Identifying capital expenditure

4 Dec 20

It is important that you are able to identify capital expenditure as there is a requirement for it to be treated differently to revenue expenditure within the accounts. Being able to distinguish between revenue expenditure and capital expenditure will ensure that each is treated correctly.

Key takeaways:
  • Understand the distinction between revenue expenditure, which involves spending on day-to-day costs, and capital expenditure, which concerns non-current assets
  • Capital expenditure is money spent on a new asset or improvements to an existing asset
  • Non-current assets provide goods and services for administration purposes or rental income
  • Other types of non-current asset include heritage assets, investment properties and non-monetary assets


What is the difference between revenue and capital?

All accountants and finance staff need to be able to distinguish between revenue expenditure and capital expenditure.

Revenue expenditure is simply the money that an organisation spends on its day-to-day running costs. Examples include wages and salaries, heat and light, and transport costs.

Capital expenditure is incurred either to purchase or build a non-current asset, or to improve or upgrade an existing non-current asset. It needs to be identified separately from revenue in order to be accounted for appropriately and in accordance with the relevant accounting standards.

Non-current assets are those assets that are expected to provide long-lasting benefit to an organisation over more than one financial period. They are distinct from current assets, which are expected to provide immediate benefit within the current financial period.


How is capital expenditure identified?

People often think of capital expenditure as only being for the purchase or creation of a brand new asset. However, it can also be expenditure that improves or upgrades an existing asset that the organisation already owns.

In order to be classed as capital expenditure, subsequent expenditure on an existing asset must either extend the expected life of that asset or increase its value or service potential. Capital expenditure therefore will result in either the recognition of a new non-current asset, or an increase in the value or service potential of an existing non-current asset.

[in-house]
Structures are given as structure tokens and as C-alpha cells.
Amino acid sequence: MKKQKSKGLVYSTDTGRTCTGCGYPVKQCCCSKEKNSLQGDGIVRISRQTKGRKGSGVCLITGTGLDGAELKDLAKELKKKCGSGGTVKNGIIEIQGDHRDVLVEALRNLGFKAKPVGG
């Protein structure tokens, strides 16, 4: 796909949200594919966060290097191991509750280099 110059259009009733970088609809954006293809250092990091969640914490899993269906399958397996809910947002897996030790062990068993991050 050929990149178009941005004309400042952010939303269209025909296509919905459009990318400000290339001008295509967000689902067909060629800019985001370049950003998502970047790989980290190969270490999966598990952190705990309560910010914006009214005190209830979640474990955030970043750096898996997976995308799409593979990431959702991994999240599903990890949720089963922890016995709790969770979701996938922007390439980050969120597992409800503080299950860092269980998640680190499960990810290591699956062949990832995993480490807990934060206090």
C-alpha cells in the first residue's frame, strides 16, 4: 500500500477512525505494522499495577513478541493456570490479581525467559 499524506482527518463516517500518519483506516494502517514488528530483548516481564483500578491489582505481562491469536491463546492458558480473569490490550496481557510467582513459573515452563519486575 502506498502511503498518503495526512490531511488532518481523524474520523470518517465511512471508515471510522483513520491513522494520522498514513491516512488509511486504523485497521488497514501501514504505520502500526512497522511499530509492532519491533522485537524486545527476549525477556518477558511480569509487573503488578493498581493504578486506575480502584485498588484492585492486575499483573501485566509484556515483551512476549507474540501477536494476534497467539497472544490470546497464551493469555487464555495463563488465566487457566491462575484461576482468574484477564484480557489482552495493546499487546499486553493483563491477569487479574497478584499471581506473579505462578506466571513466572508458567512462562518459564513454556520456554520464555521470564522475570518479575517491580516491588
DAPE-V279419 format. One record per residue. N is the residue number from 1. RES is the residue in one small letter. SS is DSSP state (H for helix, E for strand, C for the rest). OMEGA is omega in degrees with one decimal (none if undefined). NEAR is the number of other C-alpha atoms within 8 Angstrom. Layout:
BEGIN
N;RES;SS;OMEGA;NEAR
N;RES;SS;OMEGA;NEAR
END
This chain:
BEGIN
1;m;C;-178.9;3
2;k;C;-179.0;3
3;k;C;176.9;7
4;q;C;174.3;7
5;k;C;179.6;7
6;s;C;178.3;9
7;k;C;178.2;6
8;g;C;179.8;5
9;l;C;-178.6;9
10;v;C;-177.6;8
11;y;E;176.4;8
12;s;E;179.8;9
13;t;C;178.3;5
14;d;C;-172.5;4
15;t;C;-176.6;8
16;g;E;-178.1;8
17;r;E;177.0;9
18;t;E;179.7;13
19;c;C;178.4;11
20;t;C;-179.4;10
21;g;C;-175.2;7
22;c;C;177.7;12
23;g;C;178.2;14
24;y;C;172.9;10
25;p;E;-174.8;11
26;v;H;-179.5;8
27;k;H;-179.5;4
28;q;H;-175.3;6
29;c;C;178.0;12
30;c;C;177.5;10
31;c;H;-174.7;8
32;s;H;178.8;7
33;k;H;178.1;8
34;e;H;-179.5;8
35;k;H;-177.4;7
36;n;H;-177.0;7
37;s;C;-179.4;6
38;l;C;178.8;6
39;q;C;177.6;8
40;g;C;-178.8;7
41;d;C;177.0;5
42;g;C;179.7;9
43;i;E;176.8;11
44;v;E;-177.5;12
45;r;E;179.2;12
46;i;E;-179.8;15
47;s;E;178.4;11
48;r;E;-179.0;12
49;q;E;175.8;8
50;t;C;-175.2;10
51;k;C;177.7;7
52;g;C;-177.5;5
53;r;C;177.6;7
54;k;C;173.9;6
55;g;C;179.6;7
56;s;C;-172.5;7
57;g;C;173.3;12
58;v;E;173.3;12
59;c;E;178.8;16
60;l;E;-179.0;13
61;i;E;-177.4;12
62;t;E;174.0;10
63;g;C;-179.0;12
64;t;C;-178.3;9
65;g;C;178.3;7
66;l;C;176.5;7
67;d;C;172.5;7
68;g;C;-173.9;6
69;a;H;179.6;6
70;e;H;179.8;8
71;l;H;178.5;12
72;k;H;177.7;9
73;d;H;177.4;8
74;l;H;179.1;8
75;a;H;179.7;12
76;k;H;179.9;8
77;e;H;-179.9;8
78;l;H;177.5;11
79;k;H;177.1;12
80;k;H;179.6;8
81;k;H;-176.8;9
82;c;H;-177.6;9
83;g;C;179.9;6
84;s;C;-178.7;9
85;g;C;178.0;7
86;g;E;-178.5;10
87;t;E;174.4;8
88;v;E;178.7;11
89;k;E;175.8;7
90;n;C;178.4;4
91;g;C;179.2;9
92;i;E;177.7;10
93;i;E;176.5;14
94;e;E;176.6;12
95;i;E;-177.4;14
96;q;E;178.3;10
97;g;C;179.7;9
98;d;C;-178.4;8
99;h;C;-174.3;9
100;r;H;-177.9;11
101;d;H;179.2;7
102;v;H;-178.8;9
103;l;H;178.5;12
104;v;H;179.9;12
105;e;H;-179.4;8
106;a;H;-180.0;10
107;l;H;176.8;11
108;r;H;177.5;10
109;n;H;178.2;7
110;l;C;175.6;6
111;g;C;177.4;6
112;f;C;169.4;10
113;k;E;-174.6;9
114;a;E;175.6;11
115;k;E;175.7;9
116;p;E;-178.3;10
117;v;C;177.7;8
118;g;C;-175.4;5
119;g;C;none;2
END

What is a non-current asset?

Non-current assets are items that are held for use by an organisation to produce goods and services, to achieve rental income or for administration purposes. They are expected to provide either economic or service benefit to an organisation for a period of more than 12 months.

Property, plant and equipment assets (PPE) are covered by IPSAS 17 or IAS 16, and include items such as land, plant and equipment, buildings and infrastructure assets. PPE assets tend to be operational assets that are used in the provision of an organisation’s goods and services.

However, PPE also includes some non-operational assets such as surplus assets. Surplus assets are assets that are no longer in use and that are therefore surplus to requirement.

Assets under construction are also counted as PPE. These are assets that are in the process of being built, but which are not yet ready to be used.


What are some other types of non-current asset?

Other classes of non-current asset include heritage assets, which are covered by IPSAS 17 or FRS 102, investment properties, which are covered by IPSAS 16 or IAS 40, and intangible assets, which are covered by IPSAS 31 or IAS 38.

Heritage assets are assets that are kept for their cultural, environmental or historical significance and because of the contribution they make to knowledge and culture. Examples include historical buildings and monuments, works of art and museum artefacts.

Investment properties are those assets that are held by an organisation to earn rental income, for capital appreciation purposes, or both. Examples of investment properties could be a building which is leased out on a commercial basis or a piece of land that is being held long-term for capital appreciation purposes, rather than for operational purposes.

An intangible asset is an identifiable, non-monetary asset without physical substance. Examples of intangible assets include patents, goodwill or computer software.


Questions for you:


  • Are you confident about knowing the distinction between revenue and capital?
  • Do you know how to classify assets as current or non-current?
  • Are you familiar with the accounting requirements for different types of asset?




Further information:

Local Authority Capital Accounting – A Reference Manual for Practitioners

The Guide to Local Government Finance

Practitioners’ Guide to Capital Finance

An Introductory Guide to Local Government Finance

The Prudential Code for Capital Finance in Local Authorities: Guidance Notes for Practitioners

  • Sandra Beard

    Sandra is a qualified accountant, and has 15 years’ experience in local government working at Warwickshire County Council, initially as a principal accountant within adult social care and then as the capital accountant within corporate. She joined the CIPFA Fan Advisory Network as a FAN Advisor in 2017 providing advice and support to practitioners across the public sector.

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